Chapter Twenty-Eight – Addiction – In Mom’s Eyes
1993 – I am 44, Scott is 19, Julie is 16
Julie and I are fighting a lot these days. Scott has permanently moved out to my Dad’s. He says it’s so he can go to school, but I think he just wants to be away from us. I don’t blame him. Julie is doing God-knows-what, and I have been drinking a lot too. I know I shouldn’t drink as much as I do, but I just can’t help it. It’s been a struggle for a long time, and I’m so stressed out right now, that all I want to do is escape.
I don’t even know what Julie is up to. She’s been hanging out with a bunch of new kids. I don’t even know where she found them. Some of them are way older than her, and it worries me. She’s too young to hang around 21-year-olds, and some even older than that. I know she’s doing drugs, I just hope she doesn’t get in trouble. I don’t want her to do the things she’s doing, but I’m afraid if I push her too hard, she’ll go further into it. And she started smoking. She was stealing my cigarettes for a while, and I confronted her. She thought it was a big joke. I don’t want her to smoke, I REALLY don’t want her to smoke. But, she does. I don’t know how much, or really what else she’s doing, but it all makes me nervous. So, I drink. I drink to forget. I drink to escape. I drink because it makes me feel good. And some days, I drink because if I don’t, I feel like I’m going to die. I know I have a problem. But, it’s my problem, and everybody needs to just stay out of it.
We are on our way out to my sister’s house, near my Dad’s, for the Christmas family pre-party. At least Julie can’t get in too much trouble out there. I have a beer between my legs during most of the drive, drinking the whole way there. But it’s not anything new. When you get into that neck of the woods, it really doesn’t matter. There are no police, everything’s a back road, and nobody cares. Except Julie. She’s embarrassed by me. She thinks I’ve ruined her life, and Scott’s. She told me so a few weeks ago, during a big fight. She thinks I don’t remember because I was drinking. But I remember most things that happen when I’m drinking. And she said some awful things. She was really trying to hurt me, and she did. I know I’ve said some terrible things to her too, over the years. It torments me to think about what I’ve said to her when I’m drinking. It kills me inside. I hate it, and I know I’m a bad person for it. I don’t mean what I say when I drink the hard stuff. I don’t even KNOW what I’m saying most of the time. But I remember it the next day, and I hate myself for it. I don’t blame Julie for screaming at me, for finally fighting back. I’m just a little scared that she’ll really fight one day. She’s got a lot of anger these days, where that came from I really don’t know. But I haven’t been the best mother a person can be, I know that. And I think, she must be mad at me for our life. I don’t blame her. I blame myself.
I’m looking forward to seeing Scott, although I know he’s not happy with either one of us. And I know he’s gaining weight. I probably won’t see him until tomorrow anyway, because tonight we have the party, and I know he won’t come. He’s embarrassed by me too. And he doesn’t like to be around me or Julie much these days. I worry about him because whenever I talk to him, he’s always tired, always bitter. And he’s always talking about food. I’m not sure what’s going on with him, or why he sounds so depressed all the time. Maybe he’s just angry with me, or Julie, or both of us. Maybe he doesn’t like school anymore. I know he hates his job, but it seems like there’s something more going on. He doesn’t talk to either one of us much.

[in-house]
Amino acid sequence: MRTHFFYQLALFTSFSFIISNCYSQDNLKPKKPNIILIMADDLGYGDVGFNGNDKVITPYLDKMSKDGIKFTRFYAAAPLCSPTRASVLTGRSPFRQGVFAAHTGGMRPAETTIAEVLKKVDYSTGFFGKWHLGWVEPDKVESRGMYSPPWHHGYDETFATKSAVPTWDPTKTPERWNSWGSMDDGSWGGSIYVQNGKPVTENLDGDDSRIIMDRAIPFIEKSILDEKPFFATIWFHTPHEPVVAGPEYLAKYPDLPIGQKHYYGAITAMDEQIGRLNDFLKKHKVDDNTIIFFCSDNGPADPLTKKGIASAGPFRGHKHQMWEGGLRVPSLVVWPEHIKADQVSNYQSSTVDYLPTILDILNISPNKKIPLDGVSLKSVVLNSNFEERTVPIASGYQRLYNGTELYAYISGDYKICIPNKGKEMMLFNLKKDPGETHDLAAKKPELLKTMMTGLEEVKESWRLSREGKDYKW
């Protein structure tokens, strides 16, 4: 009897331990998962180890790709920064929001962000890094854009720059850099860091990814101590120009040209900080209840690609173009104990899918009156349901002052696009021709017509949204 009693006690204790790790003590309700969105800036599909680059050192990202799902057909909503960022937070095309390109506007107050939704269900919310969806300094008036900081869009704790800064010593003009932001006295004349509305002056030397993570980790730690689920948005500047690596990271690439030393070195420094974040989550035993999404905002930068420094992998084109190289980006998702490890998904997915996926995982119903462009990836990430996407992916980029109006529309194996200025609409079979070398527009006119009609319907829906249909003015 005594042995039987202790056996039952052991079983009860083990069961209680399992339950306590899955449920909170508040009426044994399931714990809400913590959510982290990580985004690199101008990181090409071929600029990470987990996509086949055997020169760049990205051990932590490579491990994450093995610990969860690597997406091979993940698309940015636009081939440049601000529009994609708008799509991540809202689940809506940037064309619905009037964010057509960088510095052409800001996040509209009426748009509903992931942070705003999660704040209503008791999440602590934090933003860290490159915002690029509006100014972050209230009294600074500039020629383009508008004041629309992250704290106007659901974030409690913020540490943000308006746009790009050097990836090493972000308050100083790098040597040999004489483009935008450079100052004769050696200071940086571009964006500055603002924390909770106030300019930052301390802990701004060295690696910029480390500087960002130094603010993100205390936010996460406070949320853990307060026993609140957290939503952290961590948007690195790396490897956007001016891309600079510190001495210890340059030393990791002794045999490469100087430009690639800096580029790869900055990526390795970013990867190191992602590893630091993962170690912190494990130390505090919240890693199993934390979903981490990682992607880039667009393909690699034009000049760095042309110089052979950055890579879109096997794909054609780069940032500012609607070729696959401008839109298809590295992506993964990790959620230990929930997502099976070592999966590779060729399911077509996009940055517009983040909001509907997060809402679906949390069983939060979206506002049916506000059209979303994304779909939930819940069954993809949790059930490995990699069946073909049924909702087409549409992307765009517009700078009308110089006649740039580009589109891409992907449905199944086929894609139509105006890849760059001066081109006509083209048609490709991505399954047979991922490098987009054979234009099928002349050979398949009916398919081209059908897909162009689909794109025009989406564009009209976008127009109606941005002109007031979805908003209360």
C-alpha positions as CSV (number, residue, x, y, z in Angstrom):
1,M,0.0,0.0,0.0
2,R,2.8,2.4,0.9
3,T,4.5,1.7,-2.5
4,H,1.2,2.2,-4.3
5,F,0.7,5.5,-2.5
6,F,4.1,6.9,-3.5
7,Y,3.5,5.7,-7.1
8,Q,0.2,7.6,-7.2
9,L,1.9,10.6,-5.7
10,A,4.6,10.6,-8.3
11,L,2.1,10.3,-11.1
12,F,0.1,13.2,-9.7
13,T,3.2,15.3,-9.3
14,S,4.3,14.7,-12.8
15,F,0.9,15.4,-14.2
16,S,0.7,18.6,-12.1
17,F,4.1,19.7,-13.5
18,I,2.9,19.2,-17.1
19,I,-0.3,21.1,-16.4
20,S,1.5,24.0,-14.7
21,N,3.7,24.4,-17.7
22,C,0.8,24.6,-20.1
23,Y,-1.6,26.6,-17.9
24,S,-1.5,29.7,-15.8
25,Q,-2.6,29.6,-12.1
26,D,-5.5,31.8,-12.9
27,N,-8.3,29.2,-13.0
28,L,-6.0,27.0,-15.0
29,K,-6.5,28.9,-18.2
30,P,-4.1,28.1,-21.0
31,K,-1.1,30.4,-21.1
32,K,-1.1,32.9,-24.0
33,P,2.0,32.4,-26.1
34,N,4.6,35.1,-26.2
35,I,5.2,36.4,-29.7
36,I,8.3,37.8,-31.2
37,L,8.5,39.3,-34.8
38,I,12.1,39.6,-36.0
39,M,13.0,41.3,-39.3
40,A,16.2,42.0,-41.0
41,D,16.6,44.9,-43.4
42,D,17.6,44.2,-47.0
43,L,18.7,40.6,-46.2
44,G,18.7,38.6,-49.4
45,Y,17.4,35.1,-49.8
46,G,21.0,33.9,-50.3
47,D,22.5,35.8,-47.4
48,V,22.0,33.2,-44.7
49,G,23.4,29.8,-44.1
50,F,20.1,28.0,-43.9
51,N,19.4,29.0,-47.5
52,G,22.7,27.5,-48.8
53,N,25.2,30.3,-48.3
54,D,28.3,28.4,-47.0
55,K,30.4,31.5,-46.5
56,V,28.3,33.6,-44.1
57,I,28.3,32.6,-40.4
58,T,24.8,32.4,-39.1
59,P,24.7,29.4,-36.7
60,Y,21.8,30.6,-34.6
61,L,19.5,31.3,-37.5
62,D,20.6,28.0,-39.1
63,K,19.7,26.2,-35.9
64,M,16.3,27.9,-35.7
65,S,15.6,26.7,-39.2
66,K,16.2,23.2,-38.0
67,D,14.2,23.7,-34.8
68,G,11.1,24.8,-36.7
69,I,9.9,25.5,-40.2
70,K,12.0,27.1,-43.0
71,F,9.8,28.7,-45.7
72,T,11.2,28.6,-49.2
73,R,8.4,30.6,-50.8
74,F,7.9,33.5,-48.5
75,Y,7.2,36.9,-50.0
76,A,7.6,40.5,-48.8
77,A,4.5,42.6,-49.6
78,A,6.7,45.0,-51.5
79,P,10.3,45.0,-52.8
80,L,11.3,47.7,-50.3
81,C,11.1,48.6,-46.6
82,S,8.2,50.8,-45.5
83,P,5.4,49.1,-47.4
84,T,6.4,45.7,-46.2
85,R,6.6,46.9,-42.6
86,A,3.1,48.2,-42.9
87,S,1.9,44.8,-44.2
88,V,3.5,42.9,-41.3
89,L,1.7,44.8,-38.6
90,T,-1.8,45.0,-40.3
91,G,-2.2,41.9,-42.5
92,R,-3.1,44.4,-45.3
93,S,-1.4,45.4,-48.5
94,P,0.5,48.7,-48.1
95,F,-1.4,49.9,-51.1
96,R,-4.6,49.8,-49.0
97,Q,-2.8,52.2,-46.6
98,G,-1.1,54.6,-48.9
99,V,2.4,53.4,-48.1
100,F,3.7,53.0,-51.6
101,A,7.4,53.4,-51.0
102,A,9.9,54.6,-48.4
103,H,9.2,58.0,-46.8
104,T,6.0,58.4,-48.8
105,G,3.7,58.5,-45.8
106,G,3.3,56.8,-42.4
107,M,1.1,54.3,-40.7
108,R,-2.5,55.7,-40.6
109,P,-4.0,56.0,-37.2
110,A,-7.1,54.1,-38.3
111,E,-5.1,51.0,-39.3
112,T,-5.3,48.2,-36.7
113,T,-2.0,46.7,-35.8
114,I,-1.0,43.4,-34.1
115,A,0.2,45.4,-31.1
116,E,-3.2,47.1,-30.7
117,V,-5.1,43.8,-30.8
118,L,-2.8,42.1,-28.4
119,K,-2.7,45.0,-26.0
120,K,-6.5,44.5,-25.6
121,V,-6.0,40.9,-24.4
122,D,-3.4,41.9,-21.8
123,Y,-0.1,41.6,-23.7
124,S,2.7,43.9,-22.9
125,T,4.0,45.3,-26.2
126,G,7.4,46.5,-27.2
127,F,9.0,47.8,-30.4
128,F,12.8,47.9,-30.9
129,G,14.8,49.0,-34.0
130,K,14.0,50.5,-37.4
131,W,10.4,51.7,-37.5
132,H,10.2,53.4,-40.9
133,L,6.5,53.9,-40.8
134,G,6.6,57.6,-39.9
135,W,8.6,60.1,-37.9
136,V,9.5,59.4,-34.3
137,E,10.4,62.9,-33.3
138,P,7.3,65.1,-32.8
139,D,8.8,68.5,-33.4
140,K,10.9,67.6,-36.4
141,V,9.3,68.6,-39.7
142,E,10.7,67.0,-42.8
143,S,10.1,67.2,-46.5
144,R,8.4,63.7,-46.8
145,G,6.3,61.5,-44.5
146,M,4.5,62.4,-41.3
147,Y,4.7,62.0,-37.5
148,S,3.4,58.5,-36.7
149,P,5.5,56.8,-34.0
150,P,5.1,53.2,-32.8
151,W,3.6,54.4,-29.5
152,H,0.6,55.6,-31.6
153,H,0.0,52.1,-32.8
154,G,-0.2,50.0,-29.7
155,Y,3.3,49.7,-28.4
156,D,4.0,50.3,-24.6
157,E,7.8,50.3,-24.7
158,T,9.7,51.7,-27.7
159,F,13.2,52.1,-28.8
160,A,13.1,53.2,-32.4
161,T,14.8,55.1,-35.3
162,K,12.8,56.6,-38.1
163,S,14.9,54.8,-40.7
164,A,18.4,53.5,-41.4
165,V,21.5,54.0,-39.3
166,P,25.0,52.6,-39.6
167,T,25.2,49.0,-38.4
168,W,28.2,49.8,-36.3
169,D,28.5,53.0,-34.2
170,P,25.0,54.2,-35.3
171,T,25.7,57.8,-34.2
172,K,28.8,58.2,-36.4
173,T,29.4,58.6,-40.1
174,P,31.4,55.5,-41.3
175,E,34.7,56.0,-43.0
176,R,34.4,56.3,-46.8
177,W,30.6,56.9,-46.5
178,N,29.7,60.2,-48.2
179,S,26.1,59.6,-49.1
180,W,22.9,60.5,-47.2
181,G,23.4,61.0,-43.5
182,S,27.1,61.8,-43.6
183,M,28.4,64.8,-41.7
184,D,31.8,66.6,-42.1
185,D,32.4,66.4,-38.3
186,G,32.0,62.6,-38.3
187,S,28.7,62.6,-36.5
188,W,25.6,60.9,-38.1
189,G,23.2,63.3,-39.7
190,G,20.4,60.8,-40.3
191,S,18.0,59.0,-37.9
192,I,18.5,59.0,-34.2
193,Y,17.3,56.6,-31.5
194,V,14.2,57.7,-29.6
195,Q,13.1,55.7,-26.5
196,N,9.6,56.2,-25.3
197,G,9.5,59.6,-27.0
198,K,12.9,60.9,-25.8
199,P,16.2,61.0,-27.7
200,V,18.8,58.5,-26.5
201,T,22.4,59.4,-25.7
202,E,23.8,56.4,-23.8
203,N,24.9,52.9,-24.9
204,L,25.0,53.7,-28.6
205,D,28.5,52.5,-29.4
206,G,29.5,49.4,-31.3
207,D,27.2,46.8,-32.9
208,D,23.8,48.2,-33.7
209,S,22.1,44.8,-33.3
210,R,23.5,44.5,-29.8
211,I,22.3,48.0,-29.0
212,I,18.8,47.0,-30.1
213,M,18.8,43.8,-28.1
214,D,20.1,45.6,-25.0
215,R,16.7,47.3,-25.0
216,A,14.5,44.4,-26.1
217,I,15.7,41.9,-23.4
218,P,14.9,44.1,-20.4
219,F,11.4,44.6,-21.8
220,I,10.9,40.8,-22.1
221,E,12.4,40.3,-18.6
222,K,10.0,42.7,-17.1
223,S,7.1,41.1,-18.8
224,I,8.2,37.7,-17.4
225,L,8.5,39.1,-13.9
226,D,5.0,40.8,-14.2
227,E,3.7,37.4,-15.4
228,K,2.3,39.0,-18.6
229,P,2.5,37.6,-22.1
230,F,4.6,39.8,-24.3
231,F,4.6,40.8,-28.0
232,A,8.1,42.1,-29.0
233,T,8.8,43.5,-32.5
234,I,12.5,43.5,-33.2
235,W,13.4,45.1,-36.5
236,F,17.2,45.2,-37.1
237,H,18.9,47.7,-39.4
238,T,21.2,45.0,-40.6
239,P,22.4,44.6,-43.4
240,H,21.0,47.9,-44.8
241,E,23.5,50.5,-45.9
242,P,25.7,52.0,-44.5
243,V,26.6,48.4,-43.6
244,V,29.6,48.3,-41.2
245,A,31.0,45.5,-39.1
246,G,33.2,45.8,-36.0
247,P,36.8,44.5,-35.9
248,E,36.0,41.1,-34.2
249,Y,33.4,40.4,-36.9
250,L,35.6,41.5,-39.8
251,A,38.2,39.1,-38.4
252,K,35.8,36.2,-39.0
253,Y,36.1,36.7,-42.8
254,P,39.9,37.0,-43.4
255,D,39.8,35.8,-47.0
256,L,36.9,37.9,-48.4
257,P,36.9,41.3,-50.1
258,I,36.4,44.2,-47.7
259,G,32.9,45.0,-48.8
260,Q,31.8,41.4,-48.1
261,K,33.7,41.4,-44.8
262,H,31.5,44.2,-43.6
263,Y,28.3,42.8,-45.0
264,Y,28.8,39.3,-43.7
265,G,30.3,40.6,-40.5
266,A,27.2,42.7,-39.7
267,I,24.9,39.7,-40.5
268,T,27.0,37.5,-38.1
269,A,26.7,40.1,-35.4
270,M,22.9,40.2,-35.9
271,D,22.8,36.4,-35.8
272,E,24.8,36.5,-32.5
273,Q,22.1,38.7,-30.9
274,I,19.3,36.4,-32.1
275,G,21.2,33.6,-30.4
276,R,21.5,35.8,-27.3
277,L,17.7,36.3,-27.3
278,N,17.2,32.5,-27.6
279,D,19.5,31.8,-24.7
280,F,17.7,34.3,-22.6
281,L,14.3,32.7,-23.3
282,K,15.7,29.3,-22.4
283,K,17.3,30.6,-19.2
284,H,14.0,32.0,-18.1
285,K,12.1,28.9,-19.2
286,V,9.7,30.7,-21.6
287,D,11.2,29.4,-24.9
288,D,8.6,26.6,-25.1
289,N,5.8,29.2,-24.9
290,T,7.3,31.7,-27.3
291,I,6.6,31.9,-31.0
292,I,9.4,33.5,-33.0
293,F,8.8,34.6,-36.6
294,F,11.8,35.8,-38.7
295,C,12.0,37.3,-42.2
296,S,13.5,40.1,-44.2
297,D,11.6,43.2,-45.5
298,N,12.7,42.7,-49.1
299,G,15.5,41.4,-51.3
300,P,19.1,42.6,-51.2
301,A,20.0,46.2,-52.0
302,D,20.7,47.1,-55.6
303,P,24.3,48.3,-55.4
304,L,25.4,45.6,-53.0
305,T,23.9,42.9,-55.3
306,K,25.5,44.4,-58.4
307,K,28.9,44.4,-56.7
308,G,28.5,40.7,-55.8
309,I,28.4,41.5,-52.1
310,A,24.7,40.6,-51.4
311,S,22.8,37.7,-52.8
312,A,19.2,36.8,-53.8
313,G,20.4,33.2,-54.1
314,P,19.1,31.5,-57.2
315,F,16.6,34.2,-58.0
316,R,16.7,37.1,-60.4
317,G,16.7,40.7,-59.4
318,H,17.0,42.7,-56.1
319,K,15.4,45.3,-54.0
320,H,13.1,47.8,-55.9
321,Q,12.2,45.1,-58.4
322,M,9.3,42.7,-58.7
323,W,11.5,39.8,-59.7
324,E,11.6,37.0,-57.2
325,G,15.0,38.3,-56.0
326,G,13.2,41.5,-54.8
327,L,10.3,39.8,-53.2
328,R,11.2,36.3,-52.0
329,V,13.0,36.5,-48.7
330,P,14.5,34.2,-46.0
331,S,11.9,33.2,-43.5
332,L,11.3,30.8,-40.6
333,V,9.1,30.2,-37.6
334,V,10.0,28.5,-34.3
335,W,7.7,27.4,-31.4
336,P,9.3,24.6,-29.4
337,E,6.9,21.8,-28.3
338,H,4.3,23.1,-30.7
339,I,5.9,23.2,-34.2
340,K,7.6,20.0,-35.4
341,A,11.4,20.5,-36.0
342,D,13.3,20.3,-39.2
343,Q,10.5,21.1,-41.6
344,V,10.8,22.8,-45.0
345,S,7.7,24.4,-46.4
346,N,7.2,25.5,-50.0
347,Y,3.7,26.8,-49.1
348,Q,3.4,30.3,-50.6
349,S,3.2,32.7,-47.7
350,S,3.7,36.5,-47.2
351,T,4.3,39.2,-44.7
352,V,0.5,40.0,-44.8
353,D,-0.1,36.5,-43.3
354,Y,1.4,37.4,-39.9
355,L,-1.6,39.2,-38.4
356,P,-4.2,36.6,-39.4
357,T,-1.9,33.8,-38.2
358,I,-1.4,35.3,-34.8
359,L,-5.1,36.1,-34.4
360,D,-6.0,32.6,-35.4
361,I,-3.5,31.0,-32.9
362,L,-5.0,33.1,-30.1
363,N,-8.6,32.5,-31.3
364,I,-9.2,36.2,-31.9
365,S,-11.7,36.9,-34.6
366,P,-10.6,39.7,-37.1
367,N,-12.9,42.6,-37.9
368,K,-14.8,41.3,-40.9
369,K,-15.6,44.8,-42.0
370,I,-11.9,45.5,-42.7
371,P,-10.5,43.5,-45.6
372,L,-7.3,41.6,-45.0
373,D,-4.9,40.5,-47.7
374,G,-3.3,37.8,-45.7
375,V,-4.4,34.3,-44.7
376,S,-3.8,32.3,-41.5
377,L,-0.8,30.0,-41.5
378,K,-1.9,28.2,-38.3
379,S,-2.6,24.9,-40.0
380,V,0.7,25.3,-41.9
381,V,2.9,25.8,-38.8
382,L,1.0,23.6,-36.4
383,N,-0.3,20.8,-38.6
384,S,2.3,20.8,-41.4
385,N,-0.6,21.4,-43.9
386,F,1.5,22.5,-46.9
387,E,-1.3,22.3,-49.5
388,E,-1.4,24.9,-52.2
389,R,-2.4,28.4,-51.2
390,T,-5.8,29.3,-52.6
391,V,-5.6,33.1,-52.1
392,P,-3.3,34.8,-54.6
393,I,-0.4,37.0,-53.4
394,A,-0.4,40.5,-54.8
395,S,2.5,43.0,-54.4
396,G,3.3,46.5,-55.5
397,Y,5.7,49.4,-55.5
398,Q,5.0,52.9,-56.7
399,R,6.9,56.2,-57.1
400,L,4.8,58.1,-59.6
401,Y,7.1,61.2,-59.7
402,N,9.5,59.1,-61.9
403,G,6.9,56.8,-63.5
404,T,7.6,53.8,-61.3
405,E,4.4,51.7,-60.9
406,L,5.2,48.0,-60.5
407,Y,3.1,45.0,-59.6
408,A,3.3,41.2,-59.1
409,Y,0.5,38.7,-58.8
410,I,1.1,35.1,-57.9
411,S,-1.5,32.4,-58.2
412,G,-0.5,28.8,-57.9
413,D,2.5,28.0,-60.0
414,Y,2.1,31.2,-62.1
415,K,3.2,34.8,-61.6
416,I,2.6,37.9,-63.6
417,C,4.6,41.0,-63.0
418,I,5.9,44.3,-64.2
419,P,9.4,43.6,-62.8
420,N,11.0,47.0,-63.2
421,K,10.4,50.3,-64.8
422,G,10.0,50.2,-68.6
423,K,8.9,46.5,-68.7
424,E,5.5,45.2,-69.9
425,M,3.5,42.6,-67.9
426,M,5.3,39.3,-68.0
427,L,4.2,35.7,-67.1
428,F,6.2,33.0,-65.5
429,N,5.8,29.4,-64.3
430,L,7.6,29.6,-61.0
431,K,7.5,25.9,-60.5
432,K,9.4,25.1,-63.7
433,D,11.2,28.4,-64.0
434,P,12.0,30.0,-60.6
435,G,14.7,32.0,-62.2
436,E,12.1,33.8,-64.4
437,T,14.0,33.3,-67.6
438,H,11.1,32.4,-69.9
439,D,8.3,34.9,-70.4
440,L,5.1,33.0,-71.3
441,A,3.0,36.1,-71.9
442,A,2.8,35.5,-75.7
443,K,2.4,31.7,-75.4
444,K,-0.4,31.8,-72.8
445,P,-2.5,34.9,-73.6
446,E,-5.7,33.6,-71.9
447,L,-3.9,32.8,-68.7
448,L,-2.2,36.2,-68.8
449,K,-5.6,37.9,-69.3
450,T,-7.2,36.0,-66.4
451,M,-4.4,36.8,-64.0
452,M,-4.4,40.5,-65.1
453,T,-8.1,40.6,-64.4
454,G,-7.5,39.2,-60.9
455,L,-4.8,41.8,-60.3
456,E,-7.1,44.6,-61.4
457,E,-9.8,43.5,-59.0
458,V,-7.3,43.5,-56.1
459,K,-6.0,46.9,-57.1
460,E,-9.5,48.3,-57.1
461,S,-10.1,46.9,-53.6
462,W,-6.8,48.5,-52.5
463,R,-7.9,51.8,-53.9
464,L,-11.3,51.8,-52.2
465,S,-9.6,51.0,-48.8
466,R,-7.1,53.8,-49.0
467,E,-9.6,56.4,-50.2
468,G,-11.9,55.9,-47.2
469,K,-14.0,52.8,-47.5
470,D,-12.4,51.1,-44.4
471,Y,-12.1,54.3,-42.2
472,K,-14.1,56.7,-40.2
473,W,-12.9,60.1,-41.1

He’s been taking a lot of trips into town, my Dad says. And I wonder what that means, what he’s doing. But when I ask him, he just says sometimes he needs to get away from the farm for a bit. I understand that. I grew up out there, I know how secluded it is, how lonely sometimes. I know how much work he does, and how helpful he is with Dad. I’m glad he’s there, but I miss him too. I’m proud of him for going to college, though I know it’s been a struggle for him so far. He was never very good at school, Julie and I always helped him through, finished projects and wrote essays for him. I’m not sure that was the best thing to do for him, but I just couldn’t bear to see him struggling so much.
We pull into MaryBeth’s driveway, it’s full of cars, there are Christmas lights on everything, and music playing, people laughing, everyone is drinking. I’m ready for a stiff one. Julie and I walk into the party, greet people, say hello, and someone puts a drink in my hand within a minute. I’m grateful. Julie disappears. About a half an hour later, Julie finds me again, she’s got a beer in her hand, and I can tell it’s not her first. I tell her it’s not a good idea, and she scoffs at me, rolls her eyes and takes a swig, tells me she’s going to go up and see Scott, then head down the road with her cousin to another party. At this point I don’t care anymore. I’m feeling light and happy, and surrounded by friends. As long as she brings my car back before going to the party, I don’t care what she does. She really can’t get into too much trouble out here. So, I let her go. Someone asks me about Scott, I tell them he’s been working hard, then we all lose ourselves in the alcohol, the party, the people, and the holiday. My kids’ll be okay. They’re good kids.